August 6, 2020
People often rely on downsizing to release the cash they need to help them with big bills, or just to help fund their retirement.
However, some people want the money before they’re ready to downsize, sometimes they’ve already downsized to clear the remaining mortgage,and sometimes downsizing frees up less cash than they’d hoped.
When downsizing isn’t an option, but an injection of funds is required, some people consider a reverse mortgage. It’s exactly what its name suggests: a mortgage, but in reverse.
So, rather than paying the interest on the loan and working away at repaying the principal, you make no repayments and the interest is added to the loan balance, so the loan gets bigger over time, instead of smaller.
That will mean what ultimately gets paid back to the bank will be much more than you originally borrowed.
Like any big financial decision, it’s important to make sure you’re clear about what you’re signing up for and what impact it will have, so consulting a financial advisor is a good idea.
But for starters, here’s a rundown of a few things you need to know about reverse mortgages.
How does it work?
Banks that offer reverse mortgages have set criteria as to who is eligible and how much they’d be prepared to lend to you, based on your age and your home’s value.
Based on Heartland Bank’s criteria, you need to be at least 60 years old, your home needs to be worth at least $250,000 and you need to bemortgage-free.
The interest is added to the loan every month, and the loan is repaid when you sell your property.
What you can borrow.
Just because you own a mortgage-free home that’s valued at a million dollars, don’t expect to be quid’s-in for a million bucks! Banks that offer reverse mortgages limit the percentage of the home’s value that you can borrow based on your age. The younger you are, the smaller the percentage of your home’s value you’d be able to borrow.
For example, if you’re 60 and your home is worth a million dollars, the most you’d be able to borrow is $150,000 or 15%. If you’re 80, you could borrow 40% and at 90 or older you could borrow 45% of the home’s value.
The interest rate charged tends to be higher than the rates available for mortgage lending. For example, the rate for Heartland reverse mortgages is 6.2% versus fixed mortgage rates as low at 2.6%. That means the size of the loan will grow at an increasing pace, because that 6.2% is added to the balance monthly, meaning each month there’s a larger sum to be charging interest on. For example, based on Heartland Bank’s calculator, if you borrowed$100,000 at age 60, by the time you’re 80 the loan would be $344,460 and by the time you’re 90 it would be $639,305. But the average length of a reverse mortgage is only 7 years, and the rising value of your home will likely go someway to offsetting the cost of the loan.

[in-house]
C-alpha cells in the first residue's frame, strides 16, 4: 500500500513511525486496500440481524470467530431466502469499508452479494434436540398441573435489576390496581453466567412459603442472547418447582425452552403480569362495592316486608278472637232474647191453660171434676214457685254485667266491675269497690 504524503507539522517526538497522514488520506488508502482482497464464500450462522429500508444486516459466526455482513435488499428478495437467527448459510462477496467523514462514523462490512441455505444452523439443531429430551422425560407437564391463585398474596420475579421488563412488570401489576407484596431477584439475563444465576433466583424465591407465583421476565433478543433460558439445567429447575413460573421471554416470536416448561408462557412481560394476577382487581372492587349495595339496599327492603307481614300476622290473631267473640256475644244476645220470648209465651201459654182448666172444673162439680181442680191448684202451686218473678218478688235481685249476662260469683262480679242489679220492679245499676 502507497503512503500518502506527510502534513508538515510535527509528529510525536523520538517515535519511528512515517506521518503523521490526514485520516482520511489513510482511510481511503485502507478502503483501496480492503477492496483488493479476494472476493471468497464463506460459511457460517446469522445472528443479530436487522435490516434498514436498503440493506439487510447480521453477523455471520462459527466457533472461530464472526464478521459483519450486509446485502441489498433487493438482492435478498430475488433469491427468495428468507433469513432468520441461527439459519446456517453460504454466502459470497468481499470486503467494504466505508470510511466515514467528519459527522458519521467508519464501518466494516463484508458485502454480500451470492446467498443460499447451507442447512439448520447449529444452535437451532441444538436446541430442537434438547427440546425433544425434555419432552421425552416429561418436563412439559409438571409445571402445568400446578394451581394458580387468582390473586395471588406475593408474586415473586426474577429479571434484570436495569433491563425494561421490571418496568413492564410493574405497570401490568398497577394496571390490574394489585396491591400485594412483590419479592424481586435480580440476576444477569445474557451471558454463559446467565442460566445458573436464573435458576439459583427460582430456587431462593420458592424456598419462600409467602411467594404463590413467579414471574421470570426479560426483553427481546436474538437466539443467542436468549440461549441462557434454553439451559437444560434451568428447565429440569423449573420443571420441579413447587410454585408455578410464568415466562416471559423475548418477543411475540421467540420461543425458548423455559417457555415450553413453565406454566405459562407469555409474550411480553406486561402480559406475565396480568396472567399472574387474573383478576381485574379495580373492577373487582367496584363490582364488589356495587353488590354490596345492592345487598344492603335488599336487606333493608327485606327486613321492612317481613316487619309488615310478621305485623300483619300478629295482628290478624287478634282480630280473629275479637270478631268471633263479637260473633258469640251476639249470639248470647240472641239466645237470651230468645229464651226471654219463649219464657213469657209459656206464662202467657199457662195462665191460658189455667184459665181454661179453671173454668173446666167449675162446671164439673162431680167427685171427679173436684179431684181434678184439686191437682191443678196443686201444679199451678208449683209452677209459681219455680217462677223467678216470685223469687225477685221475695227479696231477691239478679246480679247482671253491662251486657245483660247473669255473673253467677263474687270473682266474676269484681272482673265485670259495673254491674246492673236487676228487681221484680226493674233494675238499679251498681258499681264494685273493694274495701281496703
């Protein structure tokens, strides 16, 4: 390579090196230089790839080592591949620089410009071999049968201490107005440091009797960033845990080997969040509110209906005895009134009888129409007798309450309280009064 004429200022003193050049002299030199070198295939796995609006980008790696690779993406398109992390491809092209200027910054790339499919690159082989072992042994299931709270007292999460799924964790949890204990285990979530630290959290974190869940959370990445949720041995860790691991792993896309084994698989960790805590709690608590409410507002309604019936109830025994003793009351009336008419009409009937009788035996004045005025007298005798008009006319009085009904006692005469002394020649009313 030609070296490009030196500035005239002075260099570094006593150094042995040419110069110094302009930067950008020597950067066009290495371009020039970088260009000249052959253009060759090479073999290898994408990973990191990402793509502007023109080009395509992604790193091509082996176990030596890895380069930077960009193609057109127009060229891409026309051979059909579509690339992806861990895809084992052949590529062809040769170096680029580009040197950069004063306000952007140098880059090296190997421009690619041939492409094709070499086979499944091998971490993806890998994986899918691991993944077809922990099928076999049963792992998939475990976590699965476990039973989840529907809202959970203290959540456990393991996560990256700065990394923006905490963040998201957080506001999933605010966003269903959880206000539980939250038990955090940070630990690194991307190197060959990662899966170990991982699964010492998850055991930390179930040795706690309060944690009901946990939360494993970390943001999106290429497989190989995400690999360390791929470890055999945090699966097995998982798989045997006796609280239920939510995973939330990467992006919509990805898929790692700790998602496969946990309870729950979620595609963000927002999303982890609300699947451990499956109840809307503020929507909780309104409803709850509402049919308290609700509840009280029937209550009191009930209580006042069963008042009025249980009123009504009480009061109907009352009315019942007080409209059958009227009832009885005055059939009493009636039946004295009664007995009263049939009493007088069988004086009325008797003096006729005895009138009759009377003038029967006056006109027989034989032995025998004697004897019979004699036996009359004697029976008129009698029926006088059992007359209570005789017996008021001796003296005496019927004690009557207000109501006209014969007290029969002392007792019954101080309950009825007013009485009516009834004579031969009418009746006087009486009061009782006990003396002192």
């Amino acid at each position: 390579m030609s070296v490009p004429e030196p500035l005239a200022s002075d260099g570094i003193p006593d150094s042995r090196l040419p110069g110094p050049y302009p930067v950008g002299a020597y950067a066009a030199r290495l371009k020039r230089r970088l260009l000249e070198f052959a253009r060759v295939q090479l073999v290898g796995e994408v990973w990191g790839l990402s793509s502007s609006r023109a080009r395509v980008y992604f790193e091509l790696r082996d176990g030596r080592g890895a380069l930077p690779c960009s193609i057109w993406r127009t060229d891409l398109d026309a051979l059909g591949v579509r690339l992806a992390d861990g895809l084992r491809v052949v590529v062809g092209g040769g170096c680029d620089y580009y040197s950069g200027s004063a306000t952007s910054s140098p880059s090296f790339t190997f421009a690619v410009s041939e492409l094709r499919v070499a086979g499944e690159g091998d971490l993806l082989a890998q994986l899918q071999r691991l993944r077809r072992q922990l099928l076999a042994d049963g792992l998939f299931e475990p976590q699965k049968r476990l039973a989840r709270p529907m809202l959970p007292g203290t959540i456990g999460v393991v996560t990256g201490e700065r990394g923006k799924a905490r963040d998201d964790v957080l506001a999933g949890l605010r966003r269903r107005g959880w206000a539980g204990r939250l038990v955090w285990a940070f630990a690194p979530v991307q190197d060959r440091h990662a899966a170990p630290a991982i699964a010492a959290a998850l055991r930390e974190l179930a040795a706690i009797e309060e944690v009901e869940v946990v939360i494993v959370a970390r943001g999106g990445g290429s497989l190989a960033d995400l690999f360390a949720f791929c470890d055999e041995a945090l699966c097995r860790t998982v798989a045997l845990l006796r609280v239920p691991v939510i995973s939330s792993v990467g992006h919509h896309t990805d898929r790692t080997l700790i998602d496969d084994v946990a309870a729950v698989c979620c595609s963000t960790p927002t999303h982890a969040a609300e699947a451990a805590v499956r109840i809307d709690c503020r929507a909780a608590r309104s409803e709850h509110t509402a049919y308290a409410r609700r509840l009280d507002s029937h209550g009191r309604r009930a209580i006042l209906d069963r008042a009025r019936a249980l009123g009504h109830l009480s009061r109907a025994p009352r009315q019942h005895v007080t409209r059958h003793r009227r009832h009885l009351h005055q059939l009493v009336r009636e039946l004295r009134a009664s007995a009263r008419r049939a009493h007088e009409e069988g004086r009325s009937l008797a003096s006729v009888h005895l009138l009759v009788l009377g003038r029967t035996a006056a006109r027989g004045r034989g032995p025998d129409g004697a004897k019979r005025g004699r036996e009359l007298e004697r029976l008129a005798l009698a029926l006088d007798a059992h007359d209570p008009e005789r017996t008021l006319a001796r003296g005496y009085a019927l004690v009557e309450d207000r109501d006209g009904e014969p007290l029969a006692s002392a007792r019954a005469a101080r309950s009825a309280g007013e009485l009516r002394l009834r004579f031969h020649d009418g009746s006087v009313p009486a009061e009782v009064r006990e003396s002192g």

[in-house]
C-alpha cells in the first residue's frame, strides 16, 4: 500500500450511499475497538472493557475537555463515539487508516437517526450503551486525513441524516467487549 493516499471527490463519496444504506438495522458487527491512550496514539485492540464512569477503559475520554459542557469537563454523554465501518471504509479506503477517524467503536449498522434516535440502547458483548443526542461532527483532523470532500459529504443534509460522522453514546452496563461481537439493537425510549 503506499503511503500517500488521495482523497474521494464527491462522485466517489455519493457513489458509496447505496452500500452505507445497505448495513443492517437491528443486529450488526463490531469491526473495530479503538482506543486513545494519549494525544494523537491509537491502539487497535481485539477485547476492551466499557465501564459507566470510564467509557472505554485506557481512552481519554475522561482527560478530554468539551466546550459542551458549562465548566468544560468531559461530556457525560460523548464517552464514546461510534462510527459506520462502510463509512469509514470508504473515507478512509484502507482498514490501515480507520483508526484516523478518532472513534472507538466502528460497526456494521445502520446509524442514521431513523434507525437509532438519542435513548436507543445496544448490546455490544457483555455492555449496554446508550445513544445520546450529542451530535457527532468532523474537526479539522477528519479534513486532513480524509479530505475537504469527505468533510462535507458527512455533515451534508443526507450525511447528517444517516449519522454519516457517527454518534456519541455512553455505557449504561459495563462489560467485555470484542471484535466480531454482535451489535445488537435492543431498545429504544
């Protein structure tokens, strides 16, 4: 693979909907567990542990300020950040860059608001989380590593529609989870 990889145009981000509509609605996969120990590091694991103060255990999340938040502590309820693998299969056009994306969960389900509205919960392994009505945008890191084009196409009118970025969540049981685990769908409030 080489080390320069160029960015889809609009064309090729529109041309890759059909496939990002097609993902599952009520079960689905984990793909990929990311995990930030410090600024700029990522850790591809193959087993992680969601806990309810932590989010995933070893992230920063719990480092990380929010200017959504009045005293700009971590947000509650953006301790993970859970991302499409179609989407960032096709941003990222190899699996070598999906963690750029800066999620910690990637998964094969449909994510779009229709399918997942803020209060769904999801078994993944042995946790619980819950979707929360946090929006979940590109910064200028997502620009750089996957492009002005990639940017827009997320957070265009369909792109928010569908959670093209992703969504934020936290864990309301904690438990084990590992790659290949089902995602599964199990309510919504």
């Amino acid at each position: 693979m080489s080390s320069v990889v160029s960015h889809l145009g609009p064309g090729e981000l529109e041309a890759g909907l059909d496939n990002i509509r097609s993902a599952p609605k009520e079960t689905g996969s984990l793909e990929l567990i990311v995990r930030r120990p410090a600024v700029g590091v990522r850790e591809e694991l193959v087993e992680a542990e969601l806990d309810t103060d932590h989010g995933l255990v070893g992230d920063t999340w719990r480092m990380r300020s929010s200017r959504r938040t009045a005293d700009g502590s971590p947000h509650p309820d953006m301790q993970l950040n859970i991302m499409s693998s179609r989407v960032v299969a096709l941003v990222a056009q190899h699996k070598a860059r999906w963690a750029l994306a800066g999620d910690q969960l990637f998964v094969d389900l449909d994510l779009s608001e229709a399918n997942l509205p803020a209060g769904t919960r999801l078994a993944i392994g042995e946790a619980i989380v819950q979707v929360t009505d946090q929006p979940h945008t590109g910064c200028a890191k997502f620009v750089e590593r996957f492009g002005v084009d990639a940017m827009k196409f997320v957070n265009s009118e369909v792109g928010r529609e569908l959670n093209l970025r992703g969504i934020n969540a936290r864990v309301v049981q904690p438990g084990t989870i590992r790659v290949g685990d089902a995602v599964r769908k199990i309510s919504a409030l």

There are a few crucial terms you should make sure are included in any arrangement you make for a reverse mortgage – but they should be standard with reputable companies.
- Make sure the contract stipulates that negative equity is prohibited, meaning that even if the loan grows to be larger than the value of the house the bank can’t force you or your estate to pay back any more than the amount your home is sold for.
- Ensure the contract stipulates lifetime occupancy – so the bank can’t sell for any reason other than your death.
- If you’re a couple, have the contract in both your names so something happening to one of you doesn’t trigger the home to be sold.
- Get a no repayments guarantee – so you’re not forced to make repayments on the loan before your home is sold.
What to consider before you apply for a reverse mortgage:
Reverse mortgages need to be considered alongside all your other options and trade-offs, and as part of a wider strategy to ensure a comfortable retirement. So, consider:
- Can you downsize your home or move to a cheaper location to release equity?
- Can you minimise living expenses to allow you to save up a portion of the sum you planned on borrowing, or reduce the cost of what you intended to spend the money on (i.e. is it all necessary?)
- Do you have land you could subdivide off your property? There are costs involved with this, but it is another option for you to release equity.
- Could you sell off other assets?
When you’re over 60, you need to be making decisions with the next 30 years of your cash flow in mind – so it’s important you speak to a financial advisor to help you determine what is the best option for you.